Tati-East MP Moyo Guma has urged Government to adjust the National Development Plan 11 (NDP 11) and exercise flexibility when we dealing with specific projects in order to address challenges emanating from the recent closure of the BCL and Tati-nickel mine. “We need to be very open and honest as Members of Parliament that there may be a need for us to adjust this plan to accommodate the challenges that we are facing. It cannot be business as usual when people in Selebi-Phikwe and Francistown have no jobs. If the plan does not address these particular issues we need to look at it very carefully and say what we are going to do,” he said. Guma, who is also the Chairperson of the Parliamentary Committee on Statutory Bodies and State Enterprises, talked at length about how government should bear in mind that the closure of BCL mine and Tati-Nickel mine recently was never anticipated, hence the urgent need to ensure that NDP 11 addresses these two incidences directly. “When we were conceptualising this plan, it was not anticipated that we would be having a situation in which Selebi-Phikwe area, BCL and Tati Nickel were going to be closed and cause so much economic difficulties for our people,” he said. He asked the Minister of Finance and Economic Development Kenneth Matambo to engage Cabinet and the President to come up with interventions very quickly to address Selebi Phikwe issues.
The outspoken legislator asked his colleagues to brace themselves for the worst and implored them to be willing to forgo whatever developments they had anticipated and were expecting in their constituencies and instead advocate for funds to be diverted to areas affected by the BCL and Tati Nickel mines. “If there is a need for us to at some point, even if I had a project in my constituency that may have to be deferred to cater for the issues arising in Selebi Phikwe and Francistown, I will have to forgo that project because the situation as is right now requires that all of us must make sacrifices. It is key. Once this document is passed and nothing has been done you know by law the Minister of Finance and Economic Development cannot come out with something different,” said Guma. He pleaded with the Minister of Finance to allow legislators to unpack the projected revenue and expected expenditure as and when the sectorial presentations are made from different ministries so that they can see where they can make savings and even make recommendations. “What you should not do Minister is that you should not even at any point in time attempt is to increase the expenditure. We can play around with the figures here and adjust but we should not go beyond this. It is critical that we must exercise financial discipline,” said Guma. According to Guma, NDP 11 should address what is key in assisting the country in economic growth.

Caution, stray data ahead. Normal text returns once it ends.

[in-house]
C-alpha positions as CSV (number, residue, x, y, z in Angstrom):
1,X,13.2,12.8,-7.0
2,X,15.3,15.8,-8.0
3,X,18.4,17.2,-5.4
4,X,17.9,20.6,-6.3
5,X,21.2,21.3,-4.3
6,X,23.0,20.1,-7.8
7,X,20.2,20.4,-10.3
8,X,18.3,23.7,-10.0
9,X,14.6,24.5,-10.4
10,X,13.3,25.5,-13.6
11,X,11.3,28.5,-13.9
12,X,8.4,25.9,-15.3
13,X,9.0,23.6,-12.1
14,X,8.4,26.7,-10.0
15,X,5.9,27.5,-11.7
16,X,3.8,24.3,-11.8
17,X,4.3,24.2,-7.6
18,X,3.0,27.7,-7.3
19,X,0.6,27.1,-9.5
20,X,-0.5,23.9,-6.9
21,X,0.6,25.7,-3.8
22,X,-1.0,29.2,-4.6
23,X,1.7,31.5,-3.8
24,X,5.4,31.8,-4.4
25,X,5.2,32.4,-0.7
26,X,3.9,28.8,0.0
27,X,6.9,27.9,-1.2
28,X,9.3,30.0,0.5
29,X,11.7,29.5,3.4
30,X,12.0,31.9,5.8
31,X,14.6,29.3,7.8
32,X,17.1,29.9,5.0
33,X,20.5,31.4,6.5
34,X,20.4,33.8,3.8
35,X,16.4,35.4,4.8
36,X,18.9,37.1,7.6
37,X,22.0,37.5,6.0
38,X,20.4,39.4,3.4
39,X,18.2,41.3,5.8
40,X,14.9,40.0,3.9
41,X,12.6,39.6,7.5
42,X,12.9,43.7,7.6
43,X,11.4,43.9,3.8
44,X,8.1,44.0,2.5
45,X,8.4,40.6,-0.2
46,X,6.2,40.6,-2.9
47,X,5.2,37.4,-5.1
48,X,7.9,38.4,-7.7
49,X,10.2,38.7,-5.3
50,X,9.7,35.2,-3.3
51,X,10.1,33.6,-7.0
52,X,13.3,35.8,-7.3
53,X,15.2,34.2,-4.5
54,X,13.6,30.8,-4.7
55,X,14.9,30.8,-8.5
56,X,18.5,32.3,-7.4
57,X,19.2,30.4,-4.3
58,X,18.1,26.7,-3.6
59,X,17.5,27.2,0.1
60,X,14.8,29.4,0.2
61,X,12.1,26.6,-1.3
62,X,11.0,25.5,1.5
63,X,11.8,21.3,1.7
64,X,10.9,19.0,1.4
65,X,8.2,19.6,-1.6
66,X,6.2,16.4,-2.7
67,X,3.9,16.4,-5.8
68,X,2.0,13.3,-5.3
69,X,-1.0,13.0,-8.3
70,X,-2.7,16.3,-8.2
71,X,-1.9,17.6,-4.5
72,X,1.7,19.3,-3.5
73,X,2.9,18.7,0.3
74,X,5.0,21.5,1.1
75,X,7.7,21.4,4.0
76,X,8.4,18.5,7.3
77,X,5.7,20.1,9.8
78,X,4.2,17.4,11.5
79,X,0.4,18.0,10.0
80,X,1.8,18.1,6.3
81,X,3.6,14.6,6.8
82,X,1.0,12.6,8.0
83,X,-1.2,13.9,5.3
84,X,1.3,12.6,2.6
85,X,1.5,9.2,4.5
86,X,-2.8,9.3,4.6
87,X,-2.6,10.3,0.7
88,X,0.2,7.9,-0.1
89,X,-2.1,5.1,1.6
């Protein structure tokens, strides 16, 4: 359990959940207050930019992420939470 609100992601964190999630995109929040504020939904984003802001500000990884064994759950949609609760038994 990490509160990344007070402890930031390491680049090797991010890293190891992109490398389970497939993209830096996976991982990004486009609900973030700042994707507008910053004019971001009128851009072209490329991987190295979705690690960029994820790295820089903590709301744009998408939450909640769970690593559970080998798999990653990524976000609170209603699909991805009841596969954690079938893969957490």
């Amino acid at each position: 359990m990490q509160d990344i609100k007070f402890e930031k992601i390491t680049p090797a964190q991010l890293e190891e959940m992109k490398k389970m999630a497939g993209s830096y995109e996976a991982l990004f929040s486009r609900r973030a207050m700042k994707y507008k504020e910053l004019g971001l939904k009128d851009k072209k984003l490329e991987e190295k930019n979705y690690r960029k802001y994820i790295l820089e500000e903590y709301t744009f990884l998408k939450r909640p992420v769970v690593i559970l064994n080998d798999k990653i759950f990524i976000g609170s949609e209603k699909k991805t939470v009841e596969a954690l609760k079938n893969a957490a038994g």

He advised that Botswana should look at the agricultural sector and mineral beneficiation and also that the infrastructure must be geared towards giving the country economic growth. “There is no point in building roads in areas that do not assist us with economic growth even if it gives us political advantage. At some point in time if it means me losing my popularity and losing a constituency but the country benefits, so be it,” he said. He also took the opportunity to implore government to create more employment opportunities for the youth. Guma warned that the biggest threat facing the country is youth unemployment. According to Guma, young people want to hear what the plan is coming up with. “We must be concerned as Members of Parliament with these graduates that do not have jobs. Can you imagine an educated person without a job? It is the most dangerous person. We need to address that. When they all stand up in revolution they would not spare any of us here. It does not matter which area you will be coming from. They can read all of us,” warned Guma.